With a little help, stalled nuptials get...


With a little help, stalled nuptials get a jump-start

Navy Seaman Corey McDaniel said he never knew that complete strangers could be so nice to him -- much less arrange his wedding.

McDaniel, who is flying out to the Persian Gulf tomorrow, planned today to marry Joanie Kiser on the Bay Lady in the Inner Harbor.

Initially, McDaniel, 30, and Kiser, 36, both California natives visiting friends in Ellicott City, had hoped to marry on the USF Constellation.

"I thought it was a neat, nautical idea," McDaniel said. "I'm training to be a quartermaster. My fiancee, Joanie, and I like old ships."

But the frigate's officials and the mayor's office turned down the couple to avoid setting a precedent of weddings on the historic ship.

Friends and strangers soon began making telephone calls to find a place for the couple to marry that was on or near the water.

Late yesterday, McDaniel was told the owner of the Bay Lady would make the ship available to him for a wedding at 1 p.m. today. And, Overlea Catering was providing the reception.

"People are incredible," McDaniel said. "I appreciate everyone's trouble. This is really outstanding."


John Schuchardt, the lawyer who was charged with disorderly conduct after he stood up at the Sunday church service attended by President Bush and demanded an end to the bombing of Iraq, lived 5 1/2 years at the Jonah House peace community in Reservoir Hill.

Schuchardt sat 20 feet from the president in the First Congregational Church in Kennebunkport, Maine. He was arrested after he rose a second time and cried out: "In the name of God, stop the bombing."

A former Marine officer, Schuchardt, 51, lived from 1977 to 1983 at Jonah House, the non-violent community founded by Elizabeth McAlister and Philip Berrigan, veteran anti-war and anti-nuclear activists.

He was arrested with Berrigan and seven others in 1980 at the first "Plowshares" anti-nuclear action at the General Electric Co. plant in King of Prussia, Pa. The protesters hammered on the nose cones of Minuteman-3 nuclear missiles and poured blood on documents. Schuchardt was sentenced to three to 10 years in prison; he served about a year.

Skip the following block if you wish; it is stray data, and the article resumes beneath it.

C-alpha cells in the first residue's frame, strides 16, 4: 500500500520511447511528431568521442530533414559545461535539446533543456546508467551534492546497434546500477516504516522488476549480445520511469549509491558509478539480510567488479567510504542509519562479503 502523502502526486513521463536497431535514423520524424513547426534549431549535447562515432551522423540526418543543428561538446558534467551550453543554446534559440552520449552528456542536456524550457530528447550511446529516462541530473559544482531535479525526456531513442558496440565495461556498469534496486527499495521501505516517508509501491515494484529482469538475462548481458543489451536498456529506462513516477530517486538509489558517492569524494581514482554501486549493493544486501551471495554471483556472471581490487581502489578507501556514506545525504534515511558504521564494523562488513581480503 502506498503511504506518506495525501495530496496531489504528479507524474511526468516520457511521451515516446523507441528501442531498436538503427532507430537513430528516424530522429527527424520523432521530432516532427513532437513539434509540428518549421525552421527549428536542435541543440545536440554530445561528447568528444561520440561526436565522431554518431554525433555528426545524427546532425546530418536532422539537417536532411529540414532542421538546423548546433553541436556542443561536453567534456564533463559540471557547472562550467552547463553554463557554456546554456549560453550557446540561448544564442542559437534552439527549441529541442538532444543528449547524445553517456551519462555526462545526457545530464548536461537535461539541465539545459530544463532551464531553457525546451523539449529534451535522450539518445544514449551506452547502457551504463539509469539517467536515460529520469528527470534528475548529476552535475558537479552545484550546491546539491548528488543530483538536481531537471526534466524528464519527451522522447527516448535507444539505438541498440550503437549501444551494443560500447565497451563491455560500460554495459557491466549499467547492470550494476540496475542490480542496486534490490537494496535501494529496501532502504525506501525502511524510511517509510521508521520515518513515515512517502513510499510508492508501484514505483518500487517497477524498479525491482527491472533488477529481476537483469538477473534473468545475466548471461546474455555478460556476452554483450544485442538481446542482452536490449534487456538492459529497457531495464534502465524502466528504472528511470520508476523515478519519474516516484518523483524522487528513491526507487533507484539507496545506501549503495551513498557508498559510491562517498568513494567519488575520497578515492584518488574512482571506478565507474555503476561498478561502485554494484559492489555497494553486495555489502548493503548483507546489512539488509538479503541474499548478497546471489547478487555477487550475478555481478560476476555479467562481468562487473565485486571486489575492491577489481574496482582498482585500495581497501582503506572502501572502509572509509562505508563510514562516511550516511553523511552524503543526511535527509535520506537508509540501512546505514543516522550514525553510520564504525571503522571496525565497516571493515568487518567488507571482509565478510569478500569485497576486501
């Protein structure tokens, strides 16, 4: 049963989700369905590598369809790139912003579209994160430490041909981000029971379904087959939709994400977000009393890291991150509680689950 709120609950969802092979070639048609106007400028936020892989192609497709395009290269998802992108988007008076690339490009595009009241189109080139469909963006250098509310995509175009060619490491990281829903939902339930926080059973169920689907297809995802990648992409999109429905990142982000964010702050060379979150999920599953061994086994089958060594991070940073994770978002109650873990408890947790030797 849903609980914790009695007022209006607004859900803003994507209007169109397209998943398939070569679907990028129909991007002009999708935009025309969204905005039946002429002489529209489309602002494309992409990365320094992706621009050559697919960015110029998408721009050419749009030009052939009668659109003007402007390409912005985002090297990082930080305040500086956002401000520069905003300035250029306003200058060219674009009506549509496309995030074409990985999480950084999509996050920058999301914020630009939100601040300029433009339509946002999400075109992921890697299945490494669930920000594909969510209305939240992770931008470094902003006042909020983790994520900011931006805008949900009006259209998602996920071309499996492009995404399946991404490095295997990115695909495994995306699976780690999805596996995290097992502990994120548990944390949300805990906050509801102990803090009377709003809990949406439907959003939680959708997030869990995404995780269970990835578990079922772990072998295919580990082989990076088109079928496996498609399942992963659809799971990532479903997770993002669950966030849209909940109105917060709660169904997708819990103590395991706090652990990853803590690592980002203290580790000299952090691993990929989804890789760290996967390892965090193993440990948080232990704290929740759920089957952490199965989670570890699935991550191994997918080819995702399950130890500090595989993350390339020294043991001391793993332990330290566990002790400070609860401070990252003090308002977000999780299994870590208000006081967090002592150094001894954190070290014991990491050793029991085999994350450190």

He is remembered in Baltimore as a gentle, personable man, intense and deeply religious. Elizabeth McAlister praised the sincerity of his protest last Sunday.

"I think it was the kind of act that gave a lot of hope to a lot of people," she said. "God bless him."


As part of the so-called National Day of Action today, a citywide rally protesting the war was being held outside the Baltimore school headquarters later today.

College students planned to march to the building, at North Avenue and Calvert Street, where they were to be joined by city residents, as well as community, labor and religious leaders.


Anti-war activist Philip Berrigan and four others pleaded guilty yesterday in Washington to demonstrating in front of the White House without a permit during a December protest against the Persian Gulf war.

U.S. Magistrate Patrick J. Attridge placed each on six months' unsupervised probation and ordered each to pay a $10 fee. The fee, rather than a fine, is a special assessment that will go into a victims' compensation fund.

The five were among a number of protesters arrested during a Dec. 30 demonstration against the U.S. intervention in the Persian Gulf.

Besides Berrigan, of Baltimore, those who pleaded guilty yesterday were Steven J. Baggarly of Norfolk, Va.; Brian F. Barrett of Baltimore; and Anne B. Tucker and Megan F. Donohue, both of Washington.

The maximum penalty for the offense was a $500 fine and six months' imprisonment.

Nine others face an April 9 trial on charges of illegally entering the White House grounds during the protest. One of those defendants also was charged with a felony count of destroying government property.


The Thorne Clinic of Chiropractic is volunteering its services free to the spouses and children of military personnel serving in the Middle East. Family members may call or visit the clinic's offices at these locations:

* Park Plaza, 580 M Gov. Ritchie Highway, Severna Park, 544-1957.

* Park Charles Building, 218 N. Charles St., Suite 325, Baltimore, 625-2555.

* Diamond Point Plaza, 8350 Eastern Ave., Baltimore, 282-3100.

If you know of an interesting story about how the war is affecting life on the home front, please call 332-6457.


Monica Norton, Carl Schoettler, Laura Lippman and the Associated Press contributed to this report.

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